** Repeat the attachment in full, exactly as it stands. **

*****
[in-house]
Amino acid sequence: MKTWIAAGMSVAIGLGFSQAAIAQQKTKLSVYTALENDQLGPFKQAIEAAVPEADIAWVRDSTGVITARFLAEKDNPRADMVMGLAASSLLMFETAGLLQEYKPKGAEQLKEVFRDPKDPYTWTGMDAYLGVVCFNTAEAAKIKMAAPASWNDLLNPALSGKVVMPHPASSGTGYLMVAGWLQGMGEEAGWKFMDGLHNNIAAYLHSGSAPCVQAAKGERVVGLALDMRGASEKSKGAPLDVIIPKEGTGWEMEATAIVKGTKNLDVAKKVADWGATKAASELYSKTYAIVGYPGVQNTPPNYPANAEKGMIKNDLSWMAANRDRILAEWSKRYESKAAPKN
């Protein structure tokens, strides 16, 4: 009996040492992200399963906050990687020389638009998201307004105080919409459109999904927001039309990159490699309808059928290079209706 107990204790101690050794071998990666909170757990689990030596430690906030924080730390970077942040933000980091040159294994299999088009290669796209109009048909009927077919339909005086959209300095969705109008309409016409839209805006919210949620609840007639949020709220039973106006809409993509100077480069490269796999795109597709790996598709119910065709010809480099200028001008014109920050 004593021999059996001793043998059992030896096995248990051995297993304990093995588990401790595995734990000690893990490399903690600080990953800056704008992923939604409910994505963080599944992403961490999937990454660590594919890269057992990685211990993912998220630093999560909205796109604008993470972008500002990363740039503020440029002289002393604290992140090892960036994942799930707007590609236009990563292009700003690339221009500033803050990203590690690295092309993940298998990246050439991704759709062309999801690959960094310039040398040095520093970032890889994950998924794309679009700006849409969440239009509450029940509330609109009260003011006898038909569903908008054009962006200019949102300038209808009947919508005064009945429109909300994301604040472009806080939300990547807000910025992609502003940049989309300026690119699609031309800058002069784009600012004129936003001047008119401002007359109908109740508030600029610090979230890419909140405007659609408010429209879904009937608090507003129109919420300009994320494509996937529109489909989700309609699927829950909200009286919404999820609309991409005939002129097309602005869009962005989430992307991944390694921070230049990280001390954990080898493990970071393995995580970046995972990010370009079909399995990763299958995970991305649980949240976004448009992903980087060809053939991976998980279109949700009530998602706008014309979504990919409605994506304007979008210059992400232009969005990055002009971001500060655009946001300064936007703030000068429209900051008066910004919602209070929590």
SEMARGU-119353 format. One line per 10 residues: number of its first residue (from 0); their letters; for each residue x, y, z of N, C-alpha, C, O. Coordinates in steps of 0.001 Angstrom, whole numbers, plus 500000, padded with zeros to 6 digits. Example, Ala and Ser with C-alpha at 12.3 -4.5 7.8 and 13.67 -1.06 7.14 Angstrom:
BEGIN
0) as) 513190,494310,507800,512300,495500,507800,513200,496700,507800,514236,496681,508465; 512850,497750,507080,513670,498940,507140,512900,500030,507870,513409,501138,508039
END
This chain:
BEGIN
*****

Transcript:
[in-house]
Amino acid sequence: MKTWIAAGMSVAIGLGFSQAAIAQQKTKLSVYTALENDQLGPFKQAIEAAVPEADIAWVRDSTGVITARFLAEKDNPRADMVMGLAASSLLMFETAGLLQEYKPKGAEQLKEVFRDPKDPYTWTGMDAYLGVVCFNTAEAAKIKMAAPASWNDLLNPALSGKVVMPHPASSGTGYLMVAGWLQGMGEEAGWKFMDGLHNNIAAYLHSGSAPCVQAAKGERVVGLALDMRGASEKSKGAPLDVIIPKEGTGWEMEATAIVKGTKNLDVAKKVADWGATKAASELYSKTYAIVGYPGVQNTPPNYPANAEKGMIKNDLSWMAANRDRILAEWSKRYESKAAPKN
């Protein structure tokens, strides 16, 4: 009996040492992200399963906050990687020389638009998201307004105080919409459109999904927001039309990159490699309808059928290079209706 107990204790101690050794071998990666909170757990689990030596430690906030924080730390970077942040933000980091040159294994299999088009290669796209109009048909009927077919339909005086959209300095969705109008309409016409839209805006919210949620609840007639949020709220039973106006809409993509100077480069490269796999795109597709790996598709119910065709010809480099200028001008014109920050 004593021999059996001793043998059992030896096995248990051995297993304990093995588990401790595995734990000690893990490399903690600080990953800056704008992923939604409910994505963080599944992403961490999937990454660590594919890269057992990685211990993912998220630093999560909205796109604008993470972008500002990363740039503020440029002289002393604290992140090892960036994942799930707007590609236009990563292009700003690339221009500033803050990203590690690295092309993940298998990246050439991704759709062309999801690959960094310039040398040095520093970032890889994950998924794309679009700006849409969440239009509450029940509330609109009260003011006898038909569903908008054009962006200019949102300038209808009947919508005064009945429109909300994301604040472009806080939300990547807000910025992609502003940049989309300026690119699609031309800058002069784009600012004129936003001047008119401002007359109908109740508030600029610090979230890419909140405007659609408010429209879904009937608090507003129109919420300009994320494509996937529109489909989700309609699927829950909200009286919404999820609309991409005939002129097309602005869009962005989430992307991944390694921070230049990280001390954990080898493990970071393995995580970046995972990010370009079909399995990763299958995970991305649980949240976004448009992903980087060809053939991976998980279109949700009530998602706008014309979504990919409605994506304007979008210059992400232009969005990055002009971001500060655009946001300064936007703030000068429209900051008066910004919602209070929590």
SEMARGU-119353 format. One line per 10 residues: number of its first residue (from 0); their letters; for each residue x, y, z of N, C-alpha, C, O. Coordinates in steps of 0.001 Angstrom, whole numbers, plus 500000, padded with zeros to 6 digits. Example, Ala and Ser with C-alpha at 12.3 -4.5 7.8 and 13.67 -1.06 7.14 Angstrom:
BEGIN
0) as) 513190,494310,507800,512300,495500,507800,513200,496700,507800,514236,496681,508465; 512850,497750,507080,513670,498940,507140,512900,500030,507870,513409,501138,508039
END
This chain:
BEGIN